Wednesday, December 22, 2010

Be careful out there, y'all . . .

Yes, kids. You most certainly can lose control of your vehicle on gravel when it's ice-covered.

Ed and I came upon this truck in the ditch as we left our house yesterday. We were only 100 yards from our house and completely unaware that it had just happened. As we slowed down a bit to take a closer look I noticed a tiny flashing light in the window when suddenly a face appeared. There was a fellow still inside! He appeared okay but could not open the door that was now on top of the truck so Ed propped the door open and the guy just tumbled out.

It's enough to say that he was all right but here he was with a trach tube, unable to talk to us, trying to communicate with a pen that wouldn't write that he was sick and wanted us to take him to a house two miles further down the lane. Instead, I stayed on the phone with 911 dispatch until four trucks, our volunteer fire department fire truck, two ambulances and two sheriffs showed up.

Overheard, the fellow was in withdrawal and needed medication.

Lesson 1: he skidded going UPhill so don't assume that you cannot lose control at any speed and in any spot on the road, gravel or not.

Lesson 2: anybody at any time can be coming at you and cross the road, crashing into you or just the ditch.

Lesson 3: stop and help. Next time it might be you.

Lesson 4: slow down. Next time it might be me.

Saturday, December 18, 2010

Sustained and soothed . . .

Early last week I lost a dear friend, Roger Pabian, a retired Professor of Paleontology at the University of Nebraska. We first met 12 years ago when I signed up for a jewelry workshop and was seated across the table from him. I was new to Lincoln but my husband was a life-long resident and a fairly high profile guy, having raced locally among other things. As we introduced ourselves, Roger piped up, "You wouldn't be the woman who married Ed Bowes, would you?" Well, yes I would be and he proceeded to regale me with racing stories from 'way before I arrived in Lincoln. From that point on, we were fast friends and saw each other every Saturday night at Eagle Raceway.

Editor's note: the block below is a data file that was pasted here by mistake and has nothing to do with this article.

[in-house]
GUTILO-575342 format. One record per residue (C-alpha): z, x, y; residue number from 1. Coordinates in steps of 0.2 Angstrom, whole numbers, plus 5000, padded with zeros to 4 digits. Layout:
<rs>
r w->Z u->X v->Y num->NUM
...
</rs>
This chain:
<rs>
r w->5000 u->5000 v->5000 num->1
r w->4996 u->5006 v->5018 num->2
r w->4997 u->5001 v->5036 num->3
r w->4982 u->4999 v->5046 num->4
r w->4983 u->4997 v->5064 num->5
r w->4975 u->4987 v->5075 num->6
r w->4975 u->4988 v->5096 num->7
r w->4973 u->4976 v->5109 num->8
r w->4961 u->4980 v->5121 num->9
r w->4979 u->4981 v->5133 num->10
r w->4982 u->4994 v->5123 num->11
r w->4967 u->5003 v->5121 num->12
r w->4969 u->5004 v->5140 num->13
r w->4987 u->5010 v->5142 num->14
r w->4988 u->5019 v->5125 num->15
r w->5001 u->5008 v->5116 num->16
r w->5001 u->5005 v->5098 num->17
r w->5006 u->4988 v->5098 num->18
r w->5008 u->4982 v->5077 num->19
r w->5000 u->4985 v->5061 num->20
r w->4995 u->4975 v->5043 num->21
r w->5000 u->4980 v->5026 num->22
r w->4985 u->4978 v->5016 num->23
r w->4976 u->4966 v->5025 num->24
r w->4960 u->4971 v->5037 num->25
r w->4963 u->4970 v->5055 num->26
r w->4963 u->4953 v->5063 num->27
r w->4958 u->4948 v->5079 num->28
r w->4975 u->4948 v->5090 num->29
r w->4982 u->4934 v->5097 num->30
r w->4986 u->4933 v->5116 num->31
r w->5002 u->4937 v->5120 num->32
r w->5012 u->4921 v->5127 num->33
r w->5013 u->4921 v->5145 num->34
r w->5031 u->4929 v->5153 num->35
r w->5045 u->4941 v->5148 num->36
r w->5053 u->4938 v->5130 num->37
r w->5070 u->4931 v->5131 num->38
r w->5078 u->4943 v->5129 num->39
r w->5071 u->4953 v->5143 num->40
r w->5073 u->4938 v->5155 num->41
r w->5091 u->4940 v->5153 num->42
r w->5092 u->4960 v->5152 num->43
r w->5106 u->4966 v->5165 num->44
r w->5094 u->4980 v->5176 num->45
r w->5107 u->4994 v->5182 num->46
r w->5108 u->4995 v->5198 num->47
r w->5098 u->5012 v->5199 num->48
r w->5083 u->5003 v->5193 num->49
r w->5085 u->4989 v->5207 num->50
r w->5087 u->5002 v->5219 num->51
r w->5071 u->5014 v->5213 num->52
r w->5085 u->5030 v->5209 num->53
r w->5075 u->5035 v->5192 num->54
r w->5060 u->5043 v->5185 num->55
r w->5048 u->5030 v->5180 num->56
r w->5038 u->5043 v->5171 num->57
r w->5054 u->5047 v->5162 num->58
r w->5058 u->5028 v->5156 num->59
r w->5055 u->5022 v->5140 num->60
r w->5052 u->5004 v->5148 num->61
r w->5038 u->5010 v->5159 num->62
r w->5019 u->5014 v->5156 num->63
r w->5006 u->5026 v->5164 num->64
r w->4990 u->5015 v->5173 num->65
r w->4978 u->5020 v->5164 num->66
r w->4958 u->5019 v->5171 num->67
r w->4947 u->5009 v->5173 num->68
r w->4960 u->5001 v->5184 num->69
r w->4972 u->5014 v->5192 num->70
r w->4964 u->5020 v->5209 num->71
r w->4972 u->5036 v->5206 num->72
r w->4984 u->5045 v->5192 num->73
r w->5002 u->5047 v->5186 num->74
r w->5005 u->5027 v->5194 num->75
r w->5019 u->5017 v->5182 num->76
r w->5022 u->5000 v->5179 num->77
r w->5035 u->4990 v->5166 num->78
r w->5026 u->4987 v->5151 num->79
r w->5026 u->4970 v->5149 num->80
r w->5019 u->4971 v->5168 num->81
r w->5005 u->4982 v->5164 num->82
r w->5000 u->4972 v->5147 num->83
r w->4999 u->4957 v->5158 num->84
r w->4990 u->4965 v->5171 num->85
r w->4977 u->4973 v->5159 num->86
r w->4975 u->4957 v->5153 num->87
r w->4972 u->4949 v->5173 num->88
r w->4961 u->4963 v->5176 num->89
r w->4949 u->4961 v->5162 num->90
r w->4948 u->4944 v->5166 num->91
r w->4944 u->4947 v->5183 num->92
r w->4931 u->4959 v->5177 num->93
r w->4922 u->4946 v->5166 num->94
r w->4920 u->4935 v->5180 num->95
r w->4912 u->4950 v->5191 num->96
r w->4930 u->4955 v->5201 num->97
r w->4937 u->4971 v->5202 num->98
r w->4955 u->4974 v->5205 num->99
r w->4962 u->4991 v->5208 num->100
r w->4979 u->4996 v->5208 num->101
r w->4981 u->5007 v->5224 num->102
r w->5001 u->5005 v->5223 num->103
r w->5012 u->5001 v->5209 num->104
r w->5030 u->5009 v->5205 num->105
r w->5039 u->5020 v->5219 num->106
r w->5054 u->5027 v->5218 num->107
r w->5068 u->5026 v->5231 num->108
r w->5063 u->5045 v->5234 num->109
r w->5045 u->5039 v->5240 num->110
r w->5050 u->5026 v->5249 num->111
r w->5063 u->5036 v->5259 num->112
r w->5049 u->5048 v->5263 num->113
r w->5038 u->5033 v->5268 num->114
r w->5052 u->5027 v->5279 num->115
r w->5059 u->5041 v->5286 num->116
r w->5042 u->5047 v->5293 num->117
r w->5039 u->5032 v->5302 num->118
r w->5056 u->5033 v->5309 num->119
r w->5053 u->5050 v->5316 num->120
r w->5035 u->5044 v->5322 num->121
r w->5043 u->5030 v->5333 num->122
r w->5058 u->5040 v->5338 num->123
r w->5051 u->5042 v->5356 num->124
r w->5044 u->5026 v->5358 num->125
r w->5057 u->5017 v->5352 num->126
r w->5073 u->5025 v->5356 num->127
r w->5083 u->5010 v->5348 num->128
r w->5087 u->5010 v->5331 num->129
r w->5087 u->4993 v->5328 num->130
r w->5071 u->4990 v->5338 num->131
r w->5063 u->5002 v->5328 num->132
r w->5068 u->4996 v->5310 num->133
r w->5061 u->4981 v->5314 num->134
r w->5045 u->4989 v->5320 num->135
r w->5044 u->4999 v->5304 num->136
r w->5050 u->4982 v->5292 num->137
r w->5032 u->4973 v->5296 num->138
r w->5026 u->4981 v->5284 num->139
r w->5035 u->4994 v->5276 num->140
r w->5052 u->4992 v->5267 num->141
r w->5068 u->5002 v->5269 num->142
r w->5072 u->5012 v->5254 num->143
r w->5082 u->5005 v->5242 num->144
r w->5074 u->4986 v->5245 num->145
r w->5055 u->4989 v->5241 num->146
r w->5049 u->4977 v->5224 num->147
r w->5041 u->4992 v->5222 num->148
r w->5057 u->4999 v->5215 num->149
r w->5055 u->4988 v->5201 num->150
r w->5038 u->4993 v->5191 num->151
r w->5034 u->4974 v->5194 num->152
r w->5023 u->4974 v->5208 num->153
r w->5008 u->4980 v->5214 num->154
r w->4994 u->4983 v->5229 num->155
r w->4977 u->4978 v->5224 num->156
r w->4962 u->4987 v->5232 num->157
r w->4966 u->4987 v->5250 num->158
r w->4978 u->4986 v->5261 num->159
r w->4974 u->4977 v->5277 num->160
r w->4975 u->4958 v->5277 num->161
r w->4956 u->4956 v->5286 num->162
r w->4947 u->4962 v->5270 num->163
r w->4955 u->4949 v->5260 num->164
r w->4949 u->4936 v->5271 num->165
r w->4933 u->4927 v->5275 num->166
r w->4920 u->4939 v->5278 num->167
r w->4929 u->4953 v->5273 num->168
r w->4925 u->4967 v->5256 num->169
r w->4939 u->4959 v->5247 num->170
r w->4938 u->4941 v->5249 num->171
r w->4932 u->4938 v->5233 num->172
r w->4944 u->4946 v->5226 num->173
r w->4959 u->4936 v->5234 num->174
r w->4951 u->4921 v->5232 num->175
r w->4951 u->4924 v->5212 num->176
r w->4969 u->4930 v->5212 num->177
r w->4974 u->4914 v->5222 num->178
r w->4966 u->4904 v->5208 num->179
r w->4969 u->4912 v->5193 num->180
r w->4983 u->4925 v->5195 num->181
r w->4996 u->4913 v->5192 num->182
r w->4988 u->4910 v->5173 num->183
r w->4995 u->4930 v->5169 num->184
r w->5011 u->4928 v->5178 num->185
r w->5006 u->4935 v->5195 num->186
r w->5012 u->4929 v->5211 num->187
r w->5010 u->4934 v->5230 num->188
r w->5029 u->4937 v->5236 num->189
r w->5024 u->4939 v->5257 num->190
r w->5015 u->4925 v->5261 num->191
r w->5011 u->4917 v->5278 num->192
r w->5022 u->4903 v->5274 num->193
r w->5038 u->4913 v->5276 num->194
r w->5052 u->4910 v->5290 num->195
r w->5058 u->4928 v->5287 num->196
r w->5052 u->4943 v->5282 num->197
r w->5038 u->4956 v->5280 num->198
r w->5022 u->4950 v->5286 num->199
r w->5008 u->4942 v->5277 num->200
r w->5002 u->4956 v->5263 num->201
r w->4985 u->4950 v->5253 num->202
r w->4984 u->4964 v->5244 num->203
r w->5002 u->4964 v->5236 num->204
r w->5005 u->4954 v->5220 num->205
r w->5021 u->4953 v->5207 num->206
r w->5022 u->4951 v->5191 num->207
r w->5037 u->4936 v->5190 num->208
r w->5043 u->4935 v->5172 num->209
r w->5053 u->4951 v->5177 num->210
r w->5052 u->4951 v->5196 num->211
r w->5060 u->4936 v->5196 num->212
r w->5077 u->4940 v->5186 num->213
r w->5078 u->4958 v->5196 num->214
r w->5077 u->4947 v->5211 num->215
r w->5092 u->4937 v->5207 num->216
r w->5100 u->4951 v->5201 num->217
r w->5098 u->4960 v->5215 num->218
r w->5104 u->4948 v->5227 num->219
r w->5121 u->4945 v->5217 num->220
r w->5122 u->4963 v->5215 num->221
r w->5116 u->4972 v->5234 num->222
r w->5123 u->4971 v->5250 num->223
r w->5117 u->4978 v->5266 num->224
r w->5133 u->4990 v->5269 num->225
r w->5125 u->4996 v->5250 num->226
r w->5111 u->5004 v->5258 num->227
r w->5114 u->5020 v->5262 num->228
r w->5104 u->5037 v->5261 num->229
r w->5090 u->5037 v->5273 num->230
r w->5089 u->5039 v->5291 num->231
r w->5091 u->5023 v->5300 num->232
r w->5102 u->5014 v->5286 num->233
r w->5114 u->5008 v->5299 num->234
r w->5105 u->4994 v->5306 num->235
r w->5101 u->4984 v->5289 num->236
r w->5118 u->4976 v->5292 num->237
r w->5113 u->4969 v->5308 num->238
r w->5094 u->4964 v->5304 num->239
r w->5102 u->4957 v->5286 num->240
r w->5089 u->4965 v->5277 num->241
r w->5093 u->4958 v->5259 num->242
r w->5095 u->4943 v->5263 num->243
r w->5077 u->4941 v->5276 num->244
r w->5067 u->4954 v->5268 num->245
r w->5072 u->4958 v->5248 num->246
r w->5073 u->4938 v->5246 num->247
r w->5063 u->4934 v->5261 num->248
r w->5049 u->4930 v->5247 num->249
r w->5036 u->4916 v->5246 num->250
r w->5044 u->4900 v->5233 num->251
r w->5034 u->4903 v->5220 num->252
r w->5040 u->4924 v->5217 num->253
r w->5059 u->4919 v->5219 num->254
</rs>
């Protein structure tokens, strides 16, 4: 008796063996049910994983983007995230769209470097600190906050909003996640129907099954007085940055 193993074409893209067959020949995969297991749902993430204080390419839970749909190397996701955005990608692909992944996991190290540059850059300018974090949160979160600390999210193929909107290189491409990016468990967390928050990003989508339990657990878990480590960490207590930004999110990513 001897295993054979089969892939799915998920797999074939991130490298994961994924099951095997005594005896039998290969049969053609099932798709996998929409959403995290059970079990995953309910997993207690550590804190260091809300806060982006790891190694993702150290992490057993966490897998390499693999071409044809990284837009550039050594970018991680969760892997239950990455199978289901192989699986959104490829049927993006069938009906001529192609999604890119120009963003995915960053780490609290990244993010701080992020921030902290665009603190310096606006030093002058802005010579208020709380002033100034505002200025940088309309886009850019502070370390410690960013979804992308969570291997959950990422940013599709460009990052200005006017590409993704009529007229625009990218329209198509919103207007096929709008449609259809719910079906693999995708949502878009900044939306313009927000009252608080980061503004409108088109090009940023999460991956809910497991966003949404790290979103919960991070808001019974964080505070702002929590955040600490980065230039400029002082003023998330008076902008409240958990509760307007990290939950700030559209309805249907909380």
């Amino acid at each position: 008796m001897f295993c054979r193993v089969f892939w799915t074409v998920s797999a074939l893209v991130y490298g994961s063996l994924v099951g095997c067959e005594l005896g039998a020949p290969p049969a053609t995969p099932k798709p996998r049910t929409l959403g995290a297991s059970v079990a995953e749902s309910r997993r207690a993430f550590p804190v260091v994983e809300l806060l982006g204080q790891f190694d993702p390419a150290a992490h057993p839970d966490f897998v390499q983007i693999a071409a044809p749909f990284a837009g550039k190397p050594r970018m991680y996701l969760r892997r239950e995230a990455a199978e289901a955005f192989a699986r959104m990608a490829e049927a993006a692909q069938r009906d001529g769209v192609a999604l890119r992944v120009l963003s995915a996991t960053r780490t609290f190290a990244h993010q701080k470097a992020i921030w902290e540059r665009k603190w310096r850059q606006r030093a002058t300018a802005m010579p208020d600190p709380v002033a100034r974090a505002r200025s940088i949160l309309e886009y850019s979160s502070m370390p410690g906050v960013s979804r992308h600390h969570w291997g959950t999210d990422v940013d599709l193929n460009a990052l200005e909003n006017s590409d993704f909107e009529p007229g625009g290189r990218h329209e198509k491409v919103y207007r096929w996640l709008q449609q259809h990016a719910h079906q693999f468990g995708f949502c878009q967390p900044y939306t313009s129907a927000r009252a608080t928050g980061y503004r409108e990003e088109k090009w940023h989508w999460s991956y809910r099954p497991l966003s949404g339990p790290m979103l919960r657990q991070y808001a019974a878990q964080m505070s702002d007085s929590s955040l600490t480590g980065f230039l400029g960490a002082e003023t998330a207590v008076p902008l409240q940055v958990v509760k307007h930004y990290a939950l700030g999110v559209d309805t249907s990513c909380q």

I knew that Roger, or Captain Agate as he came to be known, taught a lapidary class and he finally convinced me that I should attend. Saying, "Oh that's all I need, Roger - one MORE hobby", I took the class and was hooked. I now am proud to be able to cut and polish my own stones for my work and I will forever be grateful for Captain Agate's pushing me for excellence. How many times did he make me redo a stone I thought was finished? A gazillion but I learned from the best, I think.

Roger passed away in his sleep last week, far too early in his life as he had just turned 75. It came as a surprise to all of us and it will take a while to sink in. I worked at my bench for a few hours yesterday and could not take my mind off everything he taught me and I had to laugh that his writing was still on the 'spitter' of my lapidary machine telling me 'This Side Up'. That Roger . . .

After a long day at Roger's funeral and time spent with those who knew him, I came home to a box on the porch in front of my door. A box full of wonderful things from my friend, Lisa 'Lil Fish Studios'. In the box were two wood boxes which I collect, Minnesota wild rice, pancake mix, honey (oh my, wonderful honey!) and a little Lipton tea tin. Inside - a wood spool and a tiny agate.

Although Lisa had no way of knowing it when she sent it, that tiny agate will become one of my most cherished possessions. It arrived on the day we said goodbye to one of the world's leading authorities on agates and one of my dearest buddies. I'll miss you, Captain, but I'll be able to come into my library and pick up that little Lake Superior Agate and laugh a bit as I remember you, see your eyes crinkle and hear you chuckle as you tell story after story.

Thank you, Professor Pabian. Thank you Lisa. You have no idea what a treasure you sent me, my dear friend.